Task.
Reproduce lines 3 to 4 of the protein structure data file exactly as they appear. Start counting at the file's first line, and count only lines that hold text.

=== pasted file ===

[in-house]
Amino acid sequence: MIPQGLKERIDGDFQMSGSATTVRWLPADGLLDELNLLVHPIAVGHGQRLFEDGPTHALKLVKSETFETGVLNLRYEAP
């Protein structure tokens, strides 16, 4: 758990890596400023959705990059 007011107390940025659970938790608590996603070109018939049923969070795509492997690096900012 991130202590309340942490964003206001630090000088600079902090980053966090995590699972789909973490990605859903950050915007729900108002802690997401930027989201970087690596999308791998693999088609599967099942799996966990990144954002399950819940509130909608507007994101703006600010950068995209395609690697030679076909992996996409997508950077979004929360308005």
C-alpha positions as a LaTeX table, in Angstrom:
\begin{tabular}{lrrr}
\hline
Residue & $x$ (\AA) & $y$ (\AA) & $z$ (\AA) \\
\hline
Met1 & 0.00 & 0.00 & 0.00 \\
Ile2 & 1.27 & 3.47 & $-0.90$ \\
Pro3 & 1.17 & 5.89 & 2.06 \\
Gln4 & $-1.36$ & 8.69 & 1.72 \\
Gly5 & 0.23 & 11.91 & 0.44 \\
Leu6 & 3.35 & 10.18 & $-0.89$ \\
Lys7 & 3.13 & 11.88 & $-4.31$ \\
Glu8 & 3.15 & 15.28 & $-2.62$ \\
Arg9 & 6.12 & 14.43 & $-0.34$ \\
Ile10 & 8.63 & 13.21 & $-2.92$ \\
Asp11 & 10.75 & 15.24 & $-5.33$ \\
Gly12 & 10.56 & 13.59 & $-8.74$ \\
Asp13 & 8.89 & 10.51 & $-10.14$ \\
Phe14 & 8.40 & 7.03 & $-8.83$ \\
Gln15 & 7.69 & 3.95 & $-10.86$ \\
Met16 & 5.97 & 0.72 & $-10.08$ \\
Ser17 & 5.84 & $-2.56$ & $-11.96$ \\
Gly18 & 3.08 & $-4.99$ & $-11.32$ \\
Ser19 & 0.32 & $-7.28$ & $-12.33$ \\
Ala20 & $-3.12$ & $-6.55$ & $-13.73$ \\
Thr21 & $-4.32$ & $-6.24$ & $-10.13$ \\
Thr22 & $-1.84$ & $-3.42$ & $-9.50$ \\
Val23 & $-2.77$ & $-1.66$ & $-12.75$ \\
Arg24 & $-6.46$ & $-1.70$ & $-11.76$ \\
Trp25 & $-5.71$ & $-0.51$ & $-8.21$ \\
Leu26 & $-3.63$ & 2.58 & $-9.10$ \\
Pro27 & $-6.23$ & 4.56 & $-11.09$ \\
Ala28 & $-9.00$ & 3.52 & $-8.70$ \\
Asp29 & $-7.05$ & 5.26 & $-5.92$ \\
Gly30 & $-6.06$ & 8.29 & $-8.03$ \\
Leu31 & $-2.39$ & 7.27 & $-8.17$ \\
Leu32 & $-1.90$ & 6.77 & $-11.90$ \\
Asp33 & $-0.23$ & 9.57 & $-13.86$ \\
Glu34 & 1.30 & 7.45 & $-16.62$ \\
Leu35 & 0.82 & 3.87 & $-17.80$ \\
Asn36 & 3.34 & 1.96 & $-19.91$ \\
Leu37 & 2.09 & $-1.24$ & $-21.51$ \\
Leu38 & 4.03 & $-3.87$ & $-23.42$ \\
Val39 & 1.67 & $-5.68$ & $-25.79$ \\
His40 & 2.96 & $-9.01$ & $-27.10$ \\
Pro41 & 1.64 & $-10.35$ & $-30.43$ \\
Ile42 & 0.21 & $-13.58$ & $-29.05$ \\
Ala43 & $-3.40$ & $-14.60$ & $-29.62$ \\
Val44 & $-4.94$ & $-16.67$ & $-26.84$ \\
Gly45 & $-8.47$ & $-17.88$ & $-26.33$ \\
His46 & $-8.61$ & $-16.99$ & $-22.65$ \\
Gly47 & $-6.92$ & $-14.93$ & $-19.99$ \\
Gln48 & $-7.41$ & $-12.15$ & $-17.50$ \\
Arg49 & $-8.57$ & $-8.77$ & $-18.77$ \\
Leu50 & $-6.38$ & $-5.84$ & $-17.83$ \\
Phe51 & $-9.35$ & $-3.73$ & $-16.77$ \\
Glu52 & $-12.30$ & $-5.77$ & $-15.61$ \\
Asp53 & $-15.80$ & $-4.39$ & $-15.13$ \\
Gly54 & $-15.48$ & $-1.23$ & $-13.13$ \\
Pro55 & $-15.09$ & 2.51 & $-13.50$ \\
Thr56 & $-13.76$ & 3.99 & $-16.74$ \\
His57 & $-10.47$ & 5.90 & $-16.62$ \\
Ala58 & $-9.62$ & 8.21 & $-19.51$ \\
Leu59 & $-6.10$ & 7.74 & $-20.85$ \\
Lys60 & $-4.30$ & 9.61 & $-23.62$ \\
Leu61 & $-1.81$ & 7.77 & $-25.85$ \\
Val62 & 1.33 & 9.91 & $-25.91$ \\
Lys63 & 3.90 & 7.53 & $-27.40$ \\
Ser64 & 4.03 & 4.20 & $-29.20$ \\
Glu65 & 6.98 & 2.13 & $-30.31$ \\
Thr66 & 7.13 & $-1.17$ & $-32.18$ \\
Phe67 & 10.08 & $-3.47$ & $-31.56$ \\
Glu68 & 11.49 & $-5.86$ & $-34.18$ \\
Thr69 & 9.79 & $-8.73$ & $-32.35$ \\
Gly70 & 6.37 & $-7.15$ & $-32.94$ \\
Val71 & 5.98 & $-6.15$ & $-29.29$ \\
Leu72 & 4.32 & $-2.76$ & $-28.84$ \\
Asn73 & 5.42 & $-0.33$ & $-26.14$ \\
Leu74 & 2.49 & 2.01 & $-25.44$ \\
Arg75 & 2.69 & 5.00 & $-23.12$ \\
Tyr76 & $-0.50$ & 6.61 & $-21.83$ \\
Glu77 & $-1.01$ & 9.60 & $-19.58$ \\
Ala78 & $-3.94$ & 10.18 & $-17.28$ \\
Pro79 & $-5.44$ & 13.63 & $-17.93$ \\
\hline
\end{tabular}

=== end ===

């Protein structure tokens, strides 16, 4: 758990890596400023959705990059 007011107390940025659970938790608590996603070109018939049923969070795509492997690096900012 991130202590309340942490964003206001630090000088600079902090980053966090995590699972789909973490990605859903950050915007729900108002802690997401930027989201970087690596999308791998693999088609599967099942799996966990990144954002399950819940509130909608507007994101703006600010950068995209395609690697030679076909992996996409997508950077979004929360308005």
C-alpha positions as a LaTeX table, in Angstrom: